Is South Africa digging its own grave?

By Jonathan Power

Is South Africa going to tumble from the sky like some out-of-control
aeroplane? It is beginning to look like it. Ex-president, Nelson
Mandela, who sacrificed a good part of his life in jail to liberate
it, must be wondering, and doubtless is full of grief. What is worse
for South Africa is that it happens concurrently with the rest of
black Africa’s economic take-off. Present forecasts suggest that
Nigeria in a few years’ time will overtake South Africa to be
sub-Sahara’s largest economy.

Archbishop Desmond Tutu, a great non-violent freedom fighter, summed
it up well: “The gravy train stopped at the station just long enough
for the whites to get off and the black elite to clamber on.”

The black elite, or much of it, has been favoured – by being given
fast-track promotion (which in many cases was the right thing to do),
but also by being offered shares and stock in companies at knock down
prices, by being taken onto company boards, by favourable bank loans
to buy companies and by priority in government projects and, most
undermining of all, by sweetheart deals.

This elite show too little concern for the masses who often live in
urban squalor or in impoverished villages. The promised advance in
education, health clinics and so on has not been realized, although on
housing the government has made some noticeable progress. Pay levels
have barely kept up with the rising cost of living. Economic growth
creeps along. Unemployment among youth is extraordinarily high. It is
no surprise the mine workers continue their strikes.

Little spoken about is the crisis in land ownership. Without land
reform as a priority the 40% who live in the countryside have little
chance of improvement unless they move to the overloaded towns where
perhaps there is at least a job if they scramble hard enough.

It was lack of the much promised land reform in Zimbabwe that started
the economic decline there. Only after 20 years of peasant failure did
the government get round to it – and then in the most counterproductive
way- confiscating prosperous white-owned farms which made the country
self-sufficient in food and then settling blacks on their land but
without any back up with teachers of modern farming methods,
easy-to-get cheap credit, improved seeds and fertiliser. The
haemorrhage of the exodus was not stemmed and the towns are
overloaded. The villagers were deprived of their best and brightest.
Zimbabwe is now an economic basket case.

Land reform is the best way of reducing the tide of migrants and of
bringing adequate incomes to half the population as well as cutting
down the expensive imports of food.

As in Zimbabwe the South African leadership made big promises but they
are unfulfilled. Not surprisingly there are agitators demanding the
South African government seize white land and ignore the carefully
worded compromises made in the negotiations that preceded the end of
white rule- whereby white farmers could voluntarily be bought out by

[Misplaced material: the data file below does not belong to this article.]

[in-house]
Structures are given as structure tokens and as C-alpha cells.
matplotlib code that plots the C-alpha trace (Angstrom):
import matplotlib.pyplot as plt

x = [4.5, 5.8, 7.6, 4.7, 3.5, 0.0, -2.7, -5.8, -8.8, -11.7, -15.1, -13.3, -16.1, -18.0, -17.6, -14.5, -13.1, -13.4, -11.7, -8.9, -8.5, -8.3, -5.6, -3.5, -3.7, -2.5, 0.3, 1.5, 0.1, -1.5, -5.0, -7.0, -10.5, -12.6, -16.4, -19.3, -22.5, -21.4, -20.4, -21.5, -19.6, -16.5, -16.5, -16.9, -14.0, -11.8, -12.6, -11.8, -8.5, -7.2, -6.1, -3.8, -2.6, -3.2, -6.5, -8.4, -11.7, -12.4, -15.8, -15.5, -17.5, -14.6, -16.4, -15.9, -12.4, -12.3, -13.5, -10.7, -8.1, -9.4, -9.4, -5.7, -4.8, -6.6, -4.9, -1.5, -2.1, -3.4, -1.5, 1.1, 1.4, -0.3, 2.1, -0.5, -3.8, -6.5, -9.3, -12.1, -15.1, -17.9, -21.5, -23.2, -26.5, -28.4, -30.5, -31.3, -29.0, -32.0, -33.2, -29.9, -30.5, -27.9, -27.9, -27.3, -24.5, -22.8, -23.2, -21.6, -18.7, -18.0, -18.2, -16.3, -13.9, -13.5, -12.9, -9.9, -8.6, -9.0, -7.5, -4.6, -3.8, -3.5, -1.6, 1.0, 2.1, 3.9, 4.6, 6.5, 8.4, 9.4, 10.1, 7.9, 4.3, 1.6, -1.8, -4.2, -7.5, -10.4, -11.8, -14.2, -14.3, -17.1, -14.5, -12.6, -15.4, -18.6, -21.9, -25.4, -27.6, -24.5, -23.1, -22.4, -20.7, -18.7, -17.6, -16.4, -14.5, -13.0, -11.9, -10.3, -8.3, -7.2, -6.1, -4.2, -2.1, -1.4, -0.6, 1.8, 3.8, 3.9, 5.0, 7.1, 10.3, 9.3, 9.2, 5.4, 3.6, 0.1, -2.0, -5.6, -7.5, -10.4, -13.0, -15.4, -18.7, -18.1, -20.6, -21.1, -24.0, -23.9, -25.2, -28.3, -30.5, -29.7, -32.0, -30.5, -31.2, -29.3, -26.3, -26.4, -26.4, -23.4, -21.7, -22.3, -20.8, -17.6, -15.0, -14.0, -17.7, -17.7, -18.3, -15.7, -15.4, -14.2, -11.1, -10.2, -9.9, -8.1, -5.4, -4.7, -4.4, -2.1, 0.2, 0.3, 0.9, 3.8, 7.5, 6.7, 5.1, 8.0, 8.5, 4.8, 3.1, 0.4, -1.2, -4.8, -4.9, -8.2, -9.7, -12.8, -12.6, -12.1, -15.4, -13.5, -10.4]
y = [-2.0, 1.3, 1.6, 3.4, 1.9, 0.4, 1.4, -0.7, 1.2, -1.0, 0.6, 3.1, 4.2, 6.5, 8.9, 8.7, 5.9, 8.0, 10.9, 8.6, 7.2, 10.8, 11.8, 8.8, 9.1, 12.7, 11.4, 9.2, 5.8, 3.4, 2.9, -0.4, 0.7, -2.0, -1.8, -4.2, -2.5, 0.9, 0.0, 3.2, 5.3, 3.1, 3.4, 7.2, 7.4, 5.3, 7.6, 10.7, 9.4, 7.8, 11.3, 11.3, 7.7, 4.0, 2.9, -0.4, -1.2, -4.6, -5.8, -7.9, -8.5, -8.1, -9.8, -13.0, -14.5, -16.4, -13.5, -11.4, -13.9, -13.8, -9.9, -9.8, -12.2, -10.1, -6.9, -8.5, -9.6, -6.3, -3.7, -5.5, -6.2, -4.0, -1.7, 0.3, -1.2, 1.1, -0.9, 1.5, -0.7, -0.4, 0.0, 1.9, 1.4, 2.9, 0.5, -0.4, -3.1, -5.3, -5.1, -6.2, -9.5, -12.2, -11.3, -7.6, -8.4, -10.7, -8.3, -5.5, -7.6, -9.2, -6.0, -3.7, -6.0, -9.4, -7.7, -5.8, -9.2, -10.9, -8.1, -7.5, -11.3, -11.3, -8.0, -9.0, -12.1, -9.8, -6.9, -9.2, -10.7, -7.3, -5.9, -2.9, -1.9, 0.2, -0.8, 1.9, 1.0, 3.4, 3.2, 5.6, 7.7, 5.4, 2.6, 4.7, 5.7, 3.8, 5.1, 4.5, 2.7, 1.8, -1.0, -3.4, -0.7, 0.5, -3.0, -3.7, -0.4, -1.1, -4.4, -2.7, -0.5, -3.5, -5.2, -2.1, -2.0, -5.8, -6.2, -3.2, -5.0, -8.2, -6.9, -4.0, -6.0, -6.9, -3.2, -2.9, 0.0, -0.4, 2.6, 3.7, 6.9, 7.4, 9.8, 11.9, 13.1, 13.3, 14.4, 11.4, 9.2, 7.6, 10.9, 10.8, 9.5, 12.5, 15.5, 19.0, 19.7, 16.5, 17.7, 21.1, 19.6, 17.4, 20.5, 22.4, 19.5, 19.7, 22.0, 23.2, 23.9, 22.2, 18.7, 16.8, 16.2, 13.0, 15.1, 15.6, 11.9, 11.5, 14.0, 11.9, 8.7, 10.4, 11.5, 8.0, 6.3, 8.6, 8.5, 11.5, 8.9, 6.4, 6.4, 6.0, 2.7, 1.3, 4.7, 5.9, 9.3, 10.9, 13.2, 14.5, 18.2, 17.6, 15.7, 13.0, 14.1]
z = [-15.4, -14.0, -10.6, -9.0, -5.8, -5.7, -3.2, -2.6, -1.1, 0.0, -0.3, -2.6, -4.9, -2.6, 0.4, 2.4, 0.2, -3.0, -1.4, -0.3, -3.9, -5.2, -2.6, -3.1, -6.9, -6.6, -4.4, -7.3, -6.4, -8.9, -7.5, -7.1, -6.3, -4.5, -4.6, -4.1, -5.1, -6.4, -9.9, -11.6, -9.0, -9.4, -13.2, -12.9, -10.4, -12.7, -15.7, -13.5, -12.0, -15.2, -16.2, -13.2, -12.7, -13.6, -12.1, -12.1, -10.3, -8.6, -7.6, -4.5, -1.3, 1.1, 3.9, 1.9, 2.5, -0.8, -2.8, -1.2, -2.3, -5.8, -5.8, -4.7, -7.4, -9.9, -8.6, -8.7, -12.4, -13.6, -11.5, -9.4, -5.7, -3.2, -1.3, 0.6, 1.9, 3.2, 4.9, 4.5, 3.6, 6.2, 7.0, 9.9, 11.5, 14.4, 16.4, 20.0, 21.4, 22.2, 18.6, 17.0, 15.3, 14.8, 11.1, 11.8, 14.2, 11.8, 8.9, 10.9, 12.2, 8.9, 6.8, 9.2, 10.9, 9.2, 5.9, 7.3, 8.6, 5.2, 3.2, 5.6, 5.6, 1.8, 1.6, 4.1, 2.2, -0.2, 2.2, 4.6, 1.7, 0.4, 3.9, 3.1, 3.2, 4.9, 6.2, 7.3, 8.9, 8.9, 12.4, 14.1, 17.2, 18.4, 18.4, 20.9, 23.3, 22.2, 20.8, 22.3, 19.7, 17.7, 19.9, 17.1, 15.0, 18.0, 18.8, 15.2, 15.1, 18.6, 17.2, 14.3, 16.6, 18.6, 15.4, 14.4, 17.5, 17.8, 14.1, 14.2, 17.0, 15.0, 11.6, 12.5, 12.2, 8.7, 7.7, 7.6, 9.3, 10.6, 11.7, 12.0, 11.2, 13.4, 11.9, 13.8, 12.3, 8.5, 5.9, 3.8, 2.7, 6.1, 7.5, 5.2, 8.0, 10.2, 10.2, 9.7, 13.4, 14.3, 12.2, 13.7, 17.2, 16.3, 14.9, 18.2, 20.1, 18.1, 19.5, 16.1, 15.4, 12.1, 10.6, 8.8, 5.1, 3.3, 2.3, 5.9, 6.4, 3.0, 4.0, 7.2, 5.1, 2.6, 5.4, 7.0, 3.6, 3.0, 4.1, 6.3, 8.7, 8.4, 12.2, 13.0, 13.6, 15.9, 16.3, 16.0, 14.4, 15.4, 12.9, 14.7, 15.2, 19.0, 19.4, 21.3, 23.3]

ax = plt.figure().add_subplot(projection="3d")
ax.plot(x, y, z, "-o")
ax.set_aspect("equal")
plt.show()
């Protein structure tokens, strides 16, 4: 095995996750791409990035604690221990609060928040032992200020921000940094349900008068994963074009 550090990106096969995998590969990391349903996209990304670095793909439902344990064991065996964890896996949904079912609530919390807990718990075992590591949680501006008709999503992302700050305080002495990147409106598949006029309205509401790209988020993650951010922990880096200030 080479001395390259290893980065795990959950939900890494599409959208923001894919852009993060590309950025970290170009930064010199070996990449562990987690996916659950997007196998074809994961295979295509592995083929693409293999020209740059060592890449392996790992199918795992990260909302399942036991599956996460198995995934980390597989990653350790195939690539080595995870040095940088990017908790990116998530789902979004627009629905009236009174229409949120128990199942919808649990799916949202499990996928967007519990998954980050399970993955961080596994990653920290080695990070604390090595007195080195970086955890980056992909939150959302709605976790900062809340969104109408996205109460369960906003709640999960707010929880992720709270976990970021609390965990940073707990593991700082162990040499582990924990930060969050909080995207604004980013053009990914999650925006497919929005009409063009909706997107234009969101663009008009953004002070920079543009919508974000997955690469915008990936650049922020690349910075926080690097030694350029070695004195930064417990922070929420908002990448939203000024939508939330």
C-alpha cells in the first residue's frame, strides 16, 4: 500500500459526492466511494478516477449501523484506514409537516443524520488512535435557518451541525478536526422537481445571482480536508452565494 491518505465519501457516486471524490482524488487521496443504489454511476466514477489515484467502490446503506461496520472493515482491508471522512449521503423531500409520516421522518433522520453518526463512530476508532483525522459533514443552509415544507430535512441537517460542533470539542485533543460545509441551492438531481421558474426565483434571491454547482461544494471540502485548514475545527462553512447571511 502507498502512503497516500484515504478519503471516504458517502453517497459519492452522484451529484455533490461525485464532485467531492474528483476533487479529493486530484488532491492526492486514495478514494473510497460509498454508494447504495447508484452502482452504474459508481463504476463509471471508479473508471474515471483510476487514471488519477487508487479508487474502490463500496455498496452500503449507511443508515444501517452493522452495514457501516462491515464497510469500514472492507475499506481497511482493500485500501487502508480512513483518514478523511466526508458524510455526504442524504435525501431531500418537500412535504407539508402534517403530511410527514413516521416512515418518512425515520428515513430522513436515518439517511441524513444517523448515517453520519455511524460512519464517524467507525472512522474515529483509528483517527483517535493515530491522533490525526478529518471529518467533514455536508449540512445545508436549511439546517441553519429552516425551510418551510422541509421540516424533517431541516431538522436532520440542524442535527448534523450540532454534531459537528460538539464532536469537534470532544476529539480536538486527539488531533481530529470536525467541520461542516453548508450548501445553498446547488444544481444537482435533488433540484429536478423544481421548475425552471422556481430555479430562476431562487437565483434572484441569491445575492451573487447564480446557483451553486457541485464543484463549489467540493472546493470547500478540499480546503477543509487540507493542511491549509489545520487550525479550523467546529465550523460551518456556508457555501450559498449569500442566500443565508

the government at market prices.

In South Africa only 8% of the land has been redistributed, compared
with the 30% promised by the end of five years of black rule.

The government has under-funded land reform. The Land Redistribution
Commission has had to place a moratorium on buying land because it has
run out of money. The government has failed to aid the beneficiaries
of land reform by offering cheap credit and skill training in modern
farming techniques. Farmers are not being given basic irrigation and
sufficient electricity supplies. Besides, the idea of giving a whole
white farm to a black “community” à la Soviet Union has not worked.
What are needed are more independent small-holders. The World Bank has
shown from its world-wide research that such farms produce more per
acre than big farms.

Meanwhile the great inequality of land owning persists – whites own 75%
of the land while constituting less than 10% of the population. The
black bourgeoisie, especially well-to-do government hierarchy members,
as in Zimbabwe, are buying out white farmers.

Where will it end? Where will the gathering urban unrest and rural
discontent lead to?

President Jacob Zuma does not appear to recognize the dangers ahead.
During the miners’ strike he has made only anodyne remarks. His idea
of rural development appears to be limited to building a large scale
compound for himself in his home village. There is little sign that
resources are being re-directed either to the urban slums or to
agricultural development. An unnecessary defence budget has been
grossly enlarged, creaming off funds needed for rural and urban slum
development, despite the country having no external enemies and no
likelihood of any. But arms purchases did provide backhanders for
powerful ANC government members including, it has been alleged, the
president himself.

Is South Africa digging its own grave? That is the question.

Copyright © Jonathan Power 2012

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